Pop culture obsessives writing for the pop culture obsessed.
Pop culture obsessives writing for the pop culture obsessed.

Unified theory of Coen brothers movies says they're all really about one thing

In honor of the twentieth anniversary of The Big Lebowski, the folks at ScreenCrush decided to take a look back at all the films in the Coen brothers’ oeuvre and find the ways in which they’re connected. Rather than focusing on literal shared universe connections like Tarantino’s Red Apple Cigarettes, this video is more about the thematic similarities all these films share. Their surprising conclusion is that every Coen brothers movie is, sort of, about the same thing: Money and how the pursuit of it leads characters down some treacherous paths.

This common narrative thread is pretty easy to see in the Coen brothers’ more successful films. Fargo, No Country For Old Men, and O Brother, Where Art Thou? all center around characters searching for or fighting over a large sum of money, though in the case of O Brother the MacGuffin turns out to be nonexistent. Money not only inspires these various characters to action but often results in their downfall.

Films like Burn After Reading and Raising Arizona see characters hatching ill-fated schemes in the pursuit of money (or a baby that represents money) because they believe obtaining said money will bring them happiness. Even The Dude in The Big Lebowski, despite his contented life and 1960s bohemian ideals, ends up in a downward spiral because he starts eagerly chasing the relief of a big payout. Other films like Barton Fink and Inside Llewyn Davis, which don’t directly deal with the pursuit of literal cash, focus on the intersection between art and commerce. The characters dismiss the idea that wealth equals success but inevitably find money is integral to their survival.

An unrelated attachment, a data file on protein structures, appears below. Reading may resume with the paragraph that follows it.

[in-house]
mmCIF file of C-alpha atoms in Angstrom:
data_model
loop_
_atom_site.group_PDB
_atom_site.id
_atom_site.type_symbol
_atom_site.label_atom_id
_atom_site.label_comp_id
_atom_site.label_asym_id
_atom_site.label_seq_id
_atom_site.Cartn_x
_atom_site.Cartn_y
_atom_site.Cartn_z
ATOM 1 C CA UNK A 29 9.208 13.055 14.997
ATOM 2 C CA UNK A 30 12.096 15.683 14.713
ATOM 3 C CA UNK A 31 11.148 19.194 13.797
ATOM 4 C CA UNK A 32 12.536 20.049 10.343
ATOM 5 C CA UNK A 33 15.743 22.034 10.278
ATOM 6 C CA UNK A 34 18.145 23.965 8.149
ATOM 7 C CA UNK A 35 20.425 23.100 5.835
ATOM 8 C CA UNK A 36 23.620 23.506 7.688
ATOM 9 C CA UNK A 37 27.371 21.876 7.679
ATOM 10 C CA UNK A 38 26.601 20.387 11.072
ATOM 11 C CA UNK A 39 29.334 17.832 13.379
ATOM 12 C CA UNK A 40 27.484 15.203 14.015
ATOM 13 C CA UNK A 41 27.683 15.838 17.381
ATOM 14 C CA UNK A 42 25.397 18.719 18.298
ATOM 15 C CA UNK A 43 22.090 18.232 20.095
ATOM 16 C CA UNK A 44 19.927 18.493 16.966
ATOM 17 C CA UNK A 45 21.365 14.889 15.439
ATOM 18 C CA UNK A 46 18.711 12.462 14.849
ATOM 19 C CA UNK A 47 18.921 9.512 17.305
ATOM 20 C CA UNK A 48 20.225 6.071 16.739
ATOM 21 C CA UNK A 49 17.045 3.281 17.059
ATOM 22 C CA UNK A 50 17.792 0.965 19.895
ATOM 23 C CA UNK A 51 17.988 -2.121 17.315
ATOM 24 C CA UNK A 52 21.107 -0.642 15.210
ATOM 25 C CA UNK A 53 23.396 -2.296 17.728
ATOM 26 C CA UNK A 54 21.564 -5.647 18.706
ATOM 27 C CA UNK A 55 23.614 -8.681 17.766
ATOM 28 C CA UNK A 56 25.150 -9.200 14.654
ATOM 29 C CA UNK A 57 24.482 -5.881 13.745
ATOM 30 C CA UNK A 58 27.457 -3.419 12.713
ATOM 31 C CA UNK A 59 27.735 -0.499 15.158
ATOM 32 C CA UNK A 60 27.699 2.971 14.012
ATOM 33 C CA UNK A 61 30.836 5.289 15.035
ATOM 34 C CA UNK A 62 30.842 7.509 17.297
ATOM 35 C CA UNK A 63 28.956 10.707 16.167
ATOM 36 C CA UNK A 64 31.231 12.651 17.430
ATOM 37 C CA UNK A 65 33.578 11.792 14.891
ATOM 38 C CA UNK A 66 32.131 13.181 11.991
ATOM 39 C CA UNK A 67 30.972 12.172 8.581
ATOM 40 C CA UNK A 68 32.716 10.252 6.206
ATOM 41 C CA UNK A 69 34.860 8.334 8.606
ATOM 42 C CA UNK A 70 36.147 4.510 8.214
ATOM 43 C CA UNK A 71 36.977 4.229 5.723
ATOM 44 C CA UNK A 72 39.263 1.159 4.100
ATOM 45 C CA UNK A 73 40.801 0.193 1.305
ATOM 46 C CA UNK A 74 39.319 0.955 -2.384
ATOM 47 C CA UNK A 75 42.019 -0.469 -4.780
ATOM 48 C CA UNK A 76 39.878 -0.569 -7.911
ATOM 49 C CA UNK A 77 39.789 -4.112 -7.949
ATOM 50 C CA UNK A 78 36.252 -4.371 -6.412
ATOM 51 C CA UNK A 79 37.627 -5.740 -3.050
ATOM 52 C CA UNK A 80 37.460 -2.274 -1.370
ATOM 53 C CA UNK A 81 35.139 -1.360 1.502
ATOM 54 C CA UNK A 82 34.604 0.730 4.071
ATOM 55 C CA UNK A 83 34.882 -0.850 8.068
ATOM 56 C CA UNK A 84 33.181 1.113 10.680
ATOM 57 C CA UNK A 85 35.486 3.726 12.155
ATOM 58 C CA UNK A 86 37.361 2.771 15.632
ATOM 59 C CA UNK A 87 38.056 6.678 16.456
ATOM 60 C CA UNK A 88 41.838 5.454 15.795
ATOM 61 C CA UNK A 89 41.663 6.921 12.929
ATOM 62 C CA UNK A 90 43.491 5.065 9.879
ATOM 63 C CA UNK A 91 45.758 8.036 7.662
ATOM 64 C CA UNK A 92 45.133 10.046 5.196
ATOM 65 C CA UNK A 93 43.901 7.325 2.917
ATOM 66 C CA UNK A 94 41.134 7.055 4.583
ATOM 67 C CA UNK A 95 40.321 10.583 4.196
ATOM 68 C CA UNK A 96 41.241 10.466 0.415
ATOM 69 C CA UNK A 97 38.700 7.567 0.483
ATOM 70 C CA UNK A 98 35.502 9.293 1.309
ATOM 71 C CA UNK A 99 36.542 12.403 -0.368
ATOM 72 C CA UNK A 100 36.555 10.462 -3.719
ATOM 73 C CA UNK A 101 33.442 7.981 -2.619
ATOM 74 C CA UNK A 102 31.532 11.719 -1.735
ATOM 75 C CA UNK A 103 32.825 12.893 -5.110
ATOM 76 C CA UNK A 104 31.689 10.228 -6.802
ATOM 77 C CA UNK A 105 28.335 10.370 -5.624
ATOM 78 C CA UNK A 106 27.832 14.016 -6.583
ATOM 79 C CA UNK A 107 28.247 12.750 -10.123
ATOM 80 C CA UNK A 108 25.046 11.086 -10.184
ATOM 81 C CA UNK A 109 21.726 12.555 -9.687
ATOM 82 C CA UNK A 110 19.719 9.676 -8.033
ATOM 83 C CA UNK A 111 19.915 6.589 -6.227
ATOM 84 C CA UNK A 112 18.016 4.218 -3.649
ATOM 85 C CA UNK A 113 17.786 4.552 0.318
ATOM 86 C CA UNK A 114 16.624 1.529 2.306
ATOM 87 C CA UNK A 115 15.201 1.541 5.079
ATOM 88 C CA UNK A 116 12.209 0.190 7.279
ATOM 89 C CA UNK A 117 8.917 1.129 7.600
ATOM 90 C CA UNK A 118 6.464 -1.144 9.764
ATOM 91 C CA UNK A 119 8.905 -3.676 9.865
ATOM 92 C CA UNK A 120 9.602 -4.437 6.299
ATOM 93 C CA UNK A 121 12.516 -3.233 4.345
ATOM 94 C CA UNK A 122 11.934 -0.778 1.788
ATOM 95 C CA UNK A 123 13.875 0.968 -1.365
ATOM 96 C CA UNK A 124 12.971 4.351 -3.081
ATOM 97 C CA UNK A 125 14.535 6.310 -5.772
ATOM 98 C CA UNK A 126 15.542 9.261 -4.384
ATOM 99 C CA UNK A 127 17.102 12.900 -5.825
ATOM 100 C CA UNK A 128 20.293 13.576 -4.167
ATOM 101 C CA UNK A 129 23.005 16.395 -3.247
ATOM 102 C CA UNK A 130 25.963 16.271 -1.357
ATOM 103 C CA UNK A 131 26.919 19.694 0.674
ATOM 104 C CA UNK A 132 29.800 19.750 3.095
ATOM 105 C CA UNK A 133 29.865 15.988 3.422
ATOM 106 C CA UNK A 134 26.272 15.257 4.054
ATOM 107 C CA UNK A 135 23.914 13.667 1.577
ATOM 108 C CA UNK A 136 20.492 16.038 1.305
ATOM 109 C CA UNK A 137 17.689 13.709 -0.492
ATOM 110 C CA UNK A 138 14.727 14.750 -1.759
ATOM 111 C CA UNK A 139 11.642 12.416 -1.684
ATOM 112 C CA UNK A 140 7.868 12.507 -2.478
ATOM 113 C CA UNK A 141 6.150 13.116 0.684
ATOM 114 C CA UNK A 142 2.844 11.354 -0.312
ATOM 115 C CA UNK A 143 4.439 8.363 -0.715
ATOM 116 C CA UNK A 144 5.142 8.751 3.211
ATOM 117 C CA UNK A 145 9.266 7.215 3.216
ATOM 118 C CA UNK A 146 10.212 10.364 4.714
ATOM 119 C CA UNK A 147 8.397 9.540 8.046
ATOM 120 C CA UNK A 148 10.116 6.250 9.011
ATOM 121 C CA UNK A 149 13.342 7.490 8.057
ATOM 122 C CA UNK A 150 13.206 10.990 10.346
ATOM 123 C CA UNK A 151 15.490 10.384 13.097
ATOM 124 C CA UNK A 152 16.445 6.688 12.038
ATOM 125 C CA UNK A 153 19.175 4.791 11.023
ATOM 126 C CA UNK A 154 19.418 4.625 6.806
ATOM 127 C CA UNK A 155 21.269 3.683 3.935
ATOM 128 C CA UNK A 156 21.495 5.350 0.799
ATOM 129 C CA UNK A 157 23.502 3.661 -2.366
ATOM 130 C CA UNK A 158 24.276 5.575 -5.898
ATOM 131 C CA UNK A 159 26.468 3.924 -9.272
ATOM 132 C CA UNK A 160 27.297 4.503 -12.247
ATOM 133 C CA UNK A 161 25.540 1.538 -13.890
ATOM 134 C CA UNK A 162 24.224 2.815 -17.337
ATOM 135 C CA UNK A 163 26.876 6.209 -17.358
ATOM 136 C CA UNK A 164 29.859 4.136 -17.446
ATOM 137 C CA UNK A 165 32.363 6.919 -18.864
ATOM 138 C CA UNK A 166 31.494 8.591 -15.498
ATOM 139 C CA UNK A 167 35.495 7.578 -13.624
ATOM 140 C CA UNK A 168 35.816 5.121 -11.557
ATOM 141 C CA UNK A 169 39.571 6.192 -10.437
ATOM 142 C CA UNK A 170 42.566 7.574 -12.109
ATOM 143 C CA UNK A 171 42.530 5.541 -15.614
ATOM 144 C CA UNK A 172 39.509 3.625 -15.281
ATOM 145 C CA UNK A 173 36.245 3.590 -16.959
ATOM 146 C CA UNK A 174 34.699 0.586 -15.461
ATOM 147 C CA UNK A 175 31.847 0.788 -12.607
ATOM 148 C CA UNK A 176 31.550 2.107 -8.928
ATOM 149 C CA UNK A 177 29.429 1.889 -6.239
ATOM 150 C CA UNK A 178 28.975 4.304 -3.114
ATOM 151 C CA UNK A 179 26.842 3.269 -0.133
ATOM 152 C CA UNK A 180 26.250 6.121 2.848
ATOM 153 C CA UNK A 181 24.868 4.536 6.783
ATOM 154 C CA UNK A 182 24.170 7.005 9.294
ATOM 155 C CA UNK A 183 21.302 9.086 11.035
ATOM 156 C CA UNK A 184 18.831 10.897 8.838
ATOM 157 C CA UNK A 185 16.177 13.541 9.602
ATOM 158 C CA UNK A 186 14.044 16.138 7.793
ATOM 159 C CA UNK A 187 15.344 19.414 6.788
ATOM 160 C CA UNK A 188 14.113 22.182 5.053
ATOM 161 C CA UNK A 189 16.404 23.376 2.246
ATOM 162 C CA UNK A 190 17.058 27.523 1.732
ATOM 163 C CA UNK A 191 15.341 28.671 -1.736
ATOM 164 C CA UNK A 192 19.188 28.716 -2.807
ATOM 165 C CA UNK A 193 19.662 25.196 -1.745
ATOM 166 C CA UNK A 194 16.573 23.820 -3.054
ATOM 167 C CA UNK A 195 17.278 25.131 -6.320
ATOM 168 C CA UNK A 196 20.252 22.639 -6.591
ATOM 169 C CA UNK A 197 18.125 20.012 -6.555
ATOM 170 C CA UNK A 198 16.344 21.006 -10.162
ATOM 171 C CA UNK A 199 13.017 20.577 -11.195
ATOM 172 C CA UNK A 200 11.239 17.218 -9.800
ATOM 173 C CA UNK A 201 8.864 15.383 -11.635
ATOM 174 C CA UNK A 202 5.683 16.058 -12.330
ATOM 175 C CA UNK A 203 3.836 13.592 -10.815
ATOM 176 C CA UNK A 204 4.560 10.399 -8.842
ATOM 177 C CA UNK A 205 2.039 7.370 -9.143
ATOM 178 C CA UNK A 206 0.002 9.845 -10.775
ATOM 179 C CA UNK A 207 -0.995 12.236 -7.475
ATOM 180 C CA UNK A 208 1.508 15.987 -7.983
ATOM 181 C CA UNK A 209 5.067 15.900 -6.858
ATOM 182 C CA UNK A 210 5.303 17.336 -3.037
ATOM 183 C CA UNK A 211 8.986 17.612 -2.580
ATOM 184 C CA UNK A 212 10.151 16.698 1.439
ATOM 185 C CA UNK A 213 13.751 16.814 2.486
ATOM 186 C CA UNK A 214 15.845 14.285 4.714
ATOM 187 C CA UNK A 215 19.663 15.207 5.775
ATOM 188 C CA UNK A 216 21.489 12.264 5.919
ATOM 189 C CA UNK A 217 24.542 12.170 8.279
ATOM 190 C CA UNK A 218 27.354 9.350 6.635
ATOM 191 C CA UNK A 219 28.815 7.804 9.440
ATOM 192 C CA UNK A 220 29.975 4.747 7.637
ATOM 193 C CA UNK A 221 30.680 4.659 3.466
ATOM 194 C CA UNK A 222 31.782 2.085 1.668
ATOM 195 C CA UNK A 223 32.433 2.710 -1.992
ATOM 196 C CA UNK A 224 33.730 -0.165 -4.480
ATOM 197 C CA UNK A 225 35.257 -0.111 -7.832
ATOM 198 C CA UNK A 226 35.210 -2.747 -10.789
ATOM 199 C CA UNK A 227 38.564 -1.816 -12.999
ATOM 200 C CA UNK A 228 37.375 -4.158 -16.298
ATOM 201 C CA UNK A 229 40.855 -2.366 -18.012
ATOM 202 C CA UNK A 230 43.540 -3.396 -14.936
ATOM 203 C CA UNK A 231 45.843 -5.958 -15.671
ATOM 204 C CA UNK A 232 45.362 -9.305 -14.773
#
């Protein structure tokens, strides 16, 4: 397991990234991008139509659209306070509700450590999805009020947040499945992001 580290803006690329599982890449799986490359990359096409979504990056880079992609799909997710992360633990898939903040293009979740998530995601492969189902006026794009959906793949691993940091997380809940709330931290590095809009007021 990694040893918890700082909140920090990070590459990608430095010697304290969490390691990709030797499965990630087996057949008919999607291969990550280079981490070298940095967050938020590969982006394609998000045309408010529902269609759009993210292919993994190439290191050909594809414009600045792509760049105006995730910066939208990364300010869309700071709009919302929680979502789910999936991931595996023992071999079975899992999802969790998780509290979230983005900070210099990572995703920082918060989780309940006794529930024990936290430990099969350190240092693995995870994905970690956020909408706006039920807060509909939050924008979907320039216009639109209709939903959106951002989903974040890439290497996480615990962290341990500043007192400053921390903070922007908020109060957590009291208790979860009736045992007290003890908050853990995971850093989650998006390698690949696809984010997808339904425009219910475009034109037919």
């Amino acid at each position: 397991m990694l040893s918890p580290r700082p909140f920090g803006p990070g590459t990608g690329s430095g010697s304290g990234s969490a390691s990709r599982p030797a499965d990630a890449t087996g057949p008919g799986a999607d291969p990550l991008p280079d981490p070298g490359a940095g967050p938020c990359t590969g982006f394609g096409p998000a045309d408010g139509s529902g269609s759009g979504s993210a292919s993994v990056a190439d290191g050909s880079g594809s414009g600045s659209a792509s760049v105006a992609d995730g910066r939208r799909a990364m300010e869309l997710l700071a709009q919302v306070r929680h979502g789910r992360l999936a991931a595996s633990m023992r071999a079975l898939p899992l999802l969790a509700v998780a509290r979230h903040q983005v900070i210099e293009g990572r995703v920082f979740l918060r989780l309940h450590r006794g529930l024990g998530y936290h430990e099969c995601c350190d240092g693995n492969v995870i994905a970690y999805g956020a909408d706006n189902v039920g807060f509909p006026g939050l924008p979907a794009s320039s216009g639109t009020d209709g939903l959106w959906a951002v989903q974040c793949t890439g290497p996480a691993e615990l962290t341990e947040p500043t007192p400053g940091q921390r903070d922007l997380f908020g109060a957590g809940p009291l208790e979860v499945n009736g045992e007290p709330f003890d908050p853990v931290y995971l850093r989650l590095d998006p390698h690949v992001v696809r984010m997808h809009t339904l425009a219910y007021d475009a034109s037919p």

Obviously, each of the Coen brothers’ movies deals with radically different characters, situations, and historic periods, giving each of them their own distinct feel. But, as ScreenCrush puts it, “the idea that the money-fueled American dream isn’t a true avenue to happiness” has come to dominate the filmmakers’ careers.

Contributor, The A.V. Club. Pay me to write for you, you coward.

Share This Story

Get our newsletter